In recent months, two more companies in the healthcare industry have been hacked. UCLA Health announced on July 17, 2015 that it was the victim of a “criminal cyber attack” and “as many as 4.5 million individual potentially may have bene involved in the attack.” This comes on the heels of another attack in May 2015 against Medical Informatics Engineering whose subsidiary is NoMoreClipboard, an online medical information sharing service used by patient and physicians alike. Both of these episodes are the latest in attacks against health insurance and healthcare providers including Anthem Blue Cross Blue Shield and Premera Blue Cross Blue Shield. With the uptick in these announcements, data breaches of this scope and type are quickly becoming commonplace.
As has been noted in a variety of venues, currently, there is no comprehensive federal law to deal with data breaches. The federal law that does exist is centered on privacy issues for specific industries, e.g., Health Information Portability and Accountability Act (HIPAA) for health information and the Gramm-Leach Bliley Act (GLB) for financial information. While most states and the District of Columbia have some legislation and/or regulation that addresses data breaches, each law is state specific and, in many cases, inconsistent from state to state.
Congress is now considering H.R. 1770, the Data Breach Notification Act of 2015, in an effort to address the patchwork nature of the current statutory regime. This bill, if passed, would pre-empt state laws on information security and data breach notification. Not surprisingly, this bill appears to enjoy a large measure of bipartisan support. However, a couple of sticking points have halted the forward progression of the law, at least for now.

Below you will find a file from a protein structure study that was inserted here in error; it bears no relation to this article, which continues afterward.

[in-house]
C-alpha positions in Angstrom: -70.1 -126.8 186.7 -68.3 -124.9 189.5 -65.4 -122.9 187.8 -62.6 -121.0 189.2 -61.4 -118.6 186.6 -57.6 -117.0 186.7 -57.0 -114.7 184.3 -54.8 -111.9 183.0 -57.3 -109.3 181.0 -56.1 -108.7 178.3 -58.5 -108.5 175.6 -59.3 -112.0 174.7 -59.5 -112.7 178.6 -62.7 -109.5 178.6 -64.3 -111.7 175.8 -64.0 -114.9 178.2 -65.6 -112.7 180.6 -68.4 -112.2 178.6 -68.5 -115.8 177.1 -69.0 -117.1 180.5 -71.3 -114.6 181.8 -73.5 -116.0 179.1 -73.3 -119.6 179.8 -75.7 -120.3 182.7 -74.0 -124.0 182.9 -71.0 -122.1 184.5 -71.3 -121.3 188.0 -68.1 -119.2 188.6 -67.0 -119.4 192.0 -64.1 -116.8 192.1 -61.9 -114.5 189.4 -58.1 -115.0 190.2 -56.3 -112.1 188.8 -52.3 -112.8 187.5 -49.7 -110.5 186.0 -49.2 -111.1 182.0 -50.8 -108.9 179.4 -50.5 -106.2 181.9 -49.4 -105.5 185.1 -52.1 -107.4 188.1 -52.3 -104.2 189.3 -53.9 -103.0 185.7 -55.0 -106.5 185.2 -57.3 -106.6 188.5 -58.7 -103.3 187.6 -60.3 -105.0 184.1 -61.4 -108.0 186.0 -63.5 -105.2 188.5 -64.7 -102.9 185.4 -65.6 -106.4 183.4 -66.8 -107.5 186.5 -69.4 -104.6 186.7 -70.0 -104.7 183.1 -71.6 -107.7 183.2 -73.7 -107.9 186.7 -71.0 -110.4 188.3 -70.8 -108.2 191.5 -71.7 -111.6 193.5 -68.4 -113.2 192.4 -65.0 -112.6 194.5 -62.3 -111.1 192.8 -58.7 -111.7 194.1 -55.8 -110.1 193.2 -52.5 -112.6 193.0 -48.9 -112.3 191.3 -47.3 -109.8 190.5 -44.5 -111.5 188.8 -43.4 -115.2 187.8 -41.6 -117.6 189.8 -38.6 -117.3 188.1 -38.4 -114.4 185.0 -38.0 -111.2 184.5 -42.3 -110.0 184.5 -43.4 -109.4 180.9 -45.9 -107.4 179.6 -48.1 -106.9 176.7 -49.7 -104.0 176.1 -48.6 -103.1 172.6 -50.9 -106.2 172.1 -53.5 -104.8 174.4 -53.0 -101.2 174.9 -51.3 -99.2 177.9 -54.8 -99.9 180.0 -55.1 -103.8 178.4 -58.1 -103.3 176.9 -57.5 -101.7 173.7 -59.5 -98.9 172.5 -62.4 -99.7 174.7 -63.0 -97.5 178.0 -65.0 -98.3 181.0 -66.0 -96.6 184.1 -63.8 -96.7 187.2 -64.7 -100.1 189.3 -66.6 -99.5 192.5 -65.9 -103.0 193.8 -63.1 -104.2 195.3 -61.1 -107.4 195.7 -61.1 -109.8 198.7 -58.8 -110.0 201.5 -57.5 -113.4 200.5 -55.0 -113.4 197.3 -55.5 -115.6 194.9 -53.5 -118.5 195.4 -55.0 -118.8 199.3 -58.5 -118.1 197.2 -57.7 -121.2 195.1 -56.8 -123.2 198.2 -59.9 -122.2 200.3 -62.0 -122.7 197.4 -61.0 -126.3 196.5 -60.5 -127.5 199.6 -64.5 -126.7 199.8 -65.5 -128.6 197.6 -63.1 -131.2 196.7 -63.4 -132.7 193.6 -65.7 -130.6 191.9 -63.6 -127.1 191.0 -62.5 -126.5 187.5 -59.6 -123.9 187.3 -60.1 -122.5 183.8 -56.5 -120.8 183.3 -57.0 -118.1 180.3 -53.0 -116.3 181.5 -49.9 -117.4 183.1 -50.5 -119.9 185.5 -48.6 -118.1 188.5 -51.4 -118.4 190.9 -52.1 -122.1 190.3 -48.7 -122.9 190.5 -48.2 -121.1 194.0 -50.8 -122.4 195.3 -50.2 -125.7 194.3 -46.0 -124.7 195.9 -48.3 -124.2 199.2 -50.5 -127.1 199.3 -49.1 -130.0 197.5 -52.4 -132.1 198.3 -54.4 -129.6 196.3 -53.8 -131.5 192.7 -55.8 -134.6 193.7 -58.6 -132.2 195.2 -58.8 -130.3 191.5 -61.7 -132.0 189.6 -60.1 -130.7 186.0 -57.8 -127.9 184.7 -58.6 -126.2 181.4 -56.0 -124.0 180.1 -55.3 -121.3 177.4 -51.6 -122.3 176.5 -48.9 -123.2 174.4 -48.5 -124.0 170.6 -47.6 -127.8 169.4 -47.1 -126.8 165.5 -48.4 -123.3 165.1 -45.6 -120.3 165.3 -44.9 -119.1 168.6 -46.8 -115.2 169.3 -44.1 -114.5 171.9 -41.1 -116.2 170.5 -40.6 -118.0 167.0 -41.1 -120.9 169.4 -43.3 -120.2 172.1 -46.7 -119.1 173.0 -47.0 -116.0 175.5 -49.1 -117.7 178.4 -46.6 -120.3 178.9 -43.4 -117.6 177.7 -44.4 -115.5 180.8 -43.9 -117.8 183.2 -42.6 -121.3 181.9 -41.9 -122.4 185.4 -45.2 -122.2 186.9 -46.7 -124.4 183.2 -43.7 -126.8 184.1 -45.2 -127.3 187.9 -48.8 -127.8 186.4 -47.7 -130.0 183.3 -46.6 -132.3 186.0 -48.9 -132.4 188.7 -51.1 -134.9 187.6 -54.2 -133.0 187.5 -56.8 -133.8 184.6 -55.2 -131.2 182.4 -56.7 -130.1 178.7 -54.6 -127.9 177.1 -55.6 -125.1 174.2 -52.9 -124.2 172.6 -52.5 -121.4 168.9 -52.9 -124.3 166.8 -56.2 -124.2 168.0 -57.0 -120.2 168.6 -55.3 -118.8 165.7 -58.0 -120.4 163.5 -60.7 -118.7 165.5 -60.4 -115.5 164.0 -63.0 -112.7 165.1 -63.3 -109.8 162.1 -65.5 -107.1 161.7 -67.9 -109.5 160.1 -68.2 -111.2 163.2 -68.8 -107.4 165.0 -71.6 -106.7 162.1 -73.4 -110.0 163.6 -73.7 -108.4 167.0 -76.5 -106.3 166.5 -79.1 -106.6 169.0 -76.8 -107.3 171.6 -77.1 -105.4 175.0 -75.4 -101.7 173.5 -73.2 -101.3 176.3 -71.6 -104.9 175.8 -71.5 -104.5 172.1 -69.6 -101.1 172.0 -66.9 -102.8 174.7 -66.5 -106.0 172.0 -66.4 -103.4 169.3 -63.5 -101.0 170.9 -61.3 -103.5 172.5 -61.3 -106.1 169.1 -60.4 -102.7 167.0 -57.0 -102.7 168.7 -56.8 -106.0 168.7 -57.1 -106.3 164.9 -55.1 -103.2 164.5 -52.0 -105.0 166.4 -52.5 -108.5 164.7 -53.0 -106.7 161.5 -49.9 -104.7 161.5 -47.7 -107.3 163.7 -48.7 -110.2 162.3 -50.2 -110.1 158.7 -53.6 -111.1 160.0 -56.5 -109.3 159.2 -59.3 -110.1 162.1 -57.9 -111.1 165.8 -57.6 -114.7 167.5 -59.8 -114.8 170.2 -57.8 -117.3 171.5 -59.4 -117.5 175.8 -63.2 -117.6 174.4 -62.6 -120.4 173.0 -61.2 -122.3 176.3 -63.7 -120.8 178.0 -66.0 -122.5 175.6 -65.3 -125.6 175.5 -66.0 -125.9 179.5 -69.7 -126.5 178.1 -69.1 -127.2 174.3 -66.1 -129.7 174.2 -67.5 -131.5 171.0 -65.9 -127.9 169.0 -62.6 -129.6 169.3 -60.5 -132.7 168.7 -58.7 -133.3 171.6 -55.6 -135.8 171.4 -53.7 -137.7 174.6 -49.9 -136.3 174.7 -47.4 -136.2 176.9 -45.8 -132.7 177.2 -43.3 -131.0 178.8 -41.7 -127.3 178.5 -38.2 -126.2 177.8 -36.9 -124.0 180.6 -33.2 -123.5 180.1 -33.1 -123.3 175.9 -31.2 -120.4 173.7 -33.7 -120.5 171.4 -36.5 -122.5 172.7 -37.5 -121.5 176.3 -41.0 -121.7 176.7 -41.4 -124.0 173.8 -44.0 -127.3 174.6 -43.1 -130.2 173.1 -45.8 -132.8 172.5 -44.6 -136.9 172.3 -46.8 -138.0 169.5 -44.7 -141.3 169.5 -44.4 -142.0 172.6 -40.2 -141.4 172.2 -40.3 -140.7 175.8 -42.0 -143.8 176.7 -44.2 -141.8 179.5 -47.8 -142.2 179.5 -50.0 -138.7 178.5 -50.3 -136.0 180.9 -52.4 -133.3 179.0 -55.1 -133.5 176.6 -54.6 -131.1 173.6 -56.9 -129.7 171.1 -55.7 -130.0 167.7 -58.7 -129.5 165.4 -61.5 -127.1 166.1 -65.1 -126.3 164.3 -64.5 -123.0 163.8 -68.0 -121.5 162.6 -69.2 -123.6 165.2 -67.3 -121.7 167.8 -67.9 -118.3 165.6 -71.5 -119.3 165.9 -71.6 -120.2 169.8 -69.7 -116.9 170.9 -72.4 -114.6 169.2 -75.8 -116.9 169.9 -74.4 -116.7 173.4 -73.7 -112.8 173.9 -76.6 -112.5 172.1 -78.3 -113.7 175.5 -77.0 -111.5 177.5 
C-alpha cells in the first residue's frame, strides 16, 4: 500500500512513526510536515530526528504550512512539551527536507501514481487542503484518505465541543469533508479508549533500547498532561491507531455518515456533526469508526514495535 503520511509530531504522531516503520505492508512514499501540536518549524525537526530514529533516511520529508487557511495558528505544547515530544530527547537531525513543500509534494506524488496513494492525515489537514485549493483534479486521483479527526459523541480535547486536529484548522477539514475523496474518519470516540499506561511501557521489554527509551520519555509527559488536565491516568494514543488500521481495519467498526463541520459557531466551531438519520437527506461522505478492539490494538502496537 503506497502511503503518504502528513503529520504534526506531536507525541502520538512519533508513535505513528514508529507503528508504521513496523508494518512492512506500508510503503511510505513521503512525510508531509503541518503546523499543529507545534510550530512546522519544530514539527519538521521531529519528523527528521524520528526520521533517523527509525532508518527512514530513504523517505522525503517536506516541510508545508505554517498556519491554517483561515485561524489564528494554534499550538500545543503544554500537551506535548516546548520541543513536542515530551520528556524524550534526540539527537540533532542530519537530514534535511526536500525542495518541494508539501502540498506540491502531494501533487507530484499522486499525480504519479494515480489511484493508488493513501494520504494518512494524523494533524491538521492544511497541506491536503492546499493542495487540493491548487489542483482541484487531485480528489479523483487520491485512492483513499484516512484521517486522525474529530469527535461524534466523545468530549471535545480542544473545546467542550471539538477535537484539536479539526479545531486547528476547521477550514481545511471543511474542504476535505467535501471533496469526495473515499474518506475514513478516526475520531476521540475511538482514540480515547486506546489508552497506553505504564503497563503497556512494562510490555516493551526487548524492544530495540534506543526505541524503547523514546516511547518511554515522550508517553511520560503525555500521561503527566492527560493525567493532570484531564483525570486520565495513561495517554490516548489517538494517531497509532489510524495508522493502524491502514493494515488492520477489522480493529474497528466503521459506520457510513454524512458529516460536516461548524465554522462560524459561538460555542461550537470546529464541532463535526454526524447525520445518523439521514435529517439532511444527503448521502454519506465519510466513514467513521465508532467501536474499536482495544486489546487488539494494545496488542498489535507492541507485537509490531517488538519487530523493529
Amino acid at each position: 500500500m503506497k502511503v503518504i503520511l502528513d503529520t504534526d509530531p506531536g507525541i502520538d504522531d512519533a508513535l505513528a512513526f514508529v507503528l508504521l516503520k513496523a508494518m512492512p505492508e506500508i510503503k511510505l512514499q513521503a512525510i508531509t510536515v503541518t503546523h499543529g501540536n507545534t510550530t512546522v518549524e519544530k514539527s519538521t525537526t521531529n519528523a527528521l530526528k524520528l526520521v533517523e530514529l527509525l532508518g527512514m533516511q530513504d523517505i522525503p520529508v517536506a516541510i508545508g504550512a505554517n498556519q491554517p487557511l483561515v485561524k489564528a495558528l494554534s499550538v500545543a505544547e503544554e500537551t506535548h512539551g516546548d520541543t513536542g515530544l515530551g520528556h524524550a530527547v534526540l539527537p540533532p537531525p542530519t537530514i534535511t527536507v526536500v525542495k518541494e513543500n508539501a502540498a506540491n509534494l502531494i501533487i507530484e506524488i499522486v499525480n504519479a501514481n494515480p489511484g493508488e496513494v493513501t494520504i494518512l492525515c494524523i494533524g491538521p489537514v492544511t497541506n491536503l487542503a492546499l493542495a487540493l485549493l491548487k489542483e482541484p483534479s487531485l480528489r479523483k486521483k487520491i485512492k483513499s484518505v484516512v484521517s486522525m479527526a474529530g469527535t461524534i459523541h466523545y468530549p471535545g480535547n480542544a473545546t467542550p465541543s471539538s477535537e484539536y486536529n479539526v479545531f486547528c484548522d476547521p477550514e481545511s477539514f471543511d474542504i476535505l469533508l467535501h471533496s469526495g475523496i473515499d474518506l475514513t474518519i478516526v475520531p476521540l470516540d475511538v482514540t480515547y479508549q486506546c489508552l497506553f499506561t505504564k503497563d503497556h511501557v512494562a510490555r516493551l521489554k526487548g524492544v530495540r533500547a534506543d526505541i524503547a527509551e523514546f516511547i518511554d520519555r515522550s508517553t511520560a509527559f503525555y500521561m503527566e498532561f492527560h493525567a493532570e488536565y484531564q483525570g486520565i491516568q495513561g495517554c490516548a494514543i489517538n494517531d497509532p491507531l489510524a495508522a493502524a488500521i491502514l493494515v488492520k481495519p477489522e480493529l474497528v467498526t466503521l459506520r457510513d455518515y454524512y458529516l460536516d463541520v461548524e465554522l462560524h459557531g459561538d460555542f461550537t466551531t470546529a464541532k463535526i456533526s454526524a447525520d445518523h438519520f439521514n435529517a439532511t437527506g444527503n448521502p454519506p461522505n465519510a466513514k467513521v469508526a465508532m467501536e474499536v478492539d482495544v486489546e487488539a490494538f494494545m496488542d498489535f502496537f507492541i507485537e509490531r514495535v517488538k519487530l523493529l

The major sticking point is that one of the bill’s co-sponsors, Peter Welch, has asked that the bill also include medical records. As currently drafted, the bill is limited to the theft of financial data that could be used to access bank accounts. No other data, including medical records, is protected. In addition, several industry groups oppose the measure (at least in its current form) including the Financial Services Roundtable and a group representing convenience stores. That said, Congressional staff is optimistic that these issues can be worked out.
Other Cyber Legislation Currently Before Congress
In addition to the data breach legislation discussed above, Congress is also considering other legislation:
- In response to the data breach at the Office of Personnel Management (OPM), members of the House and Senate have introduced measures, 1746 and H.R. 3029, both entitled Reducing the Effects of the Cyberattack on OPM Victims Emergency Response (RECOVER). These acts would provide lifetime identity protection for those whose information is compromised by the data breach and where in data breach involves not less than $5 million in identity theft coverage.
- The Senate is considering the Cybersecurity Information Sharing Act (CISA). This bill would facilitate better information sharing between the public and private sectors to battle cyber threats. There was a thought that this legislation, which has stalled in Congress for some time over privacy concerns, was approaching a window of opportunity for further consideration given the massive breach at OPM and other major breaches. It is uncertain when this legislation will be considered. Earlier, it was thought that the Senate would not consider it until the fall. However, the Senate leadership recently announced it was possible the bill might be brought to the Senate floor before the August recess.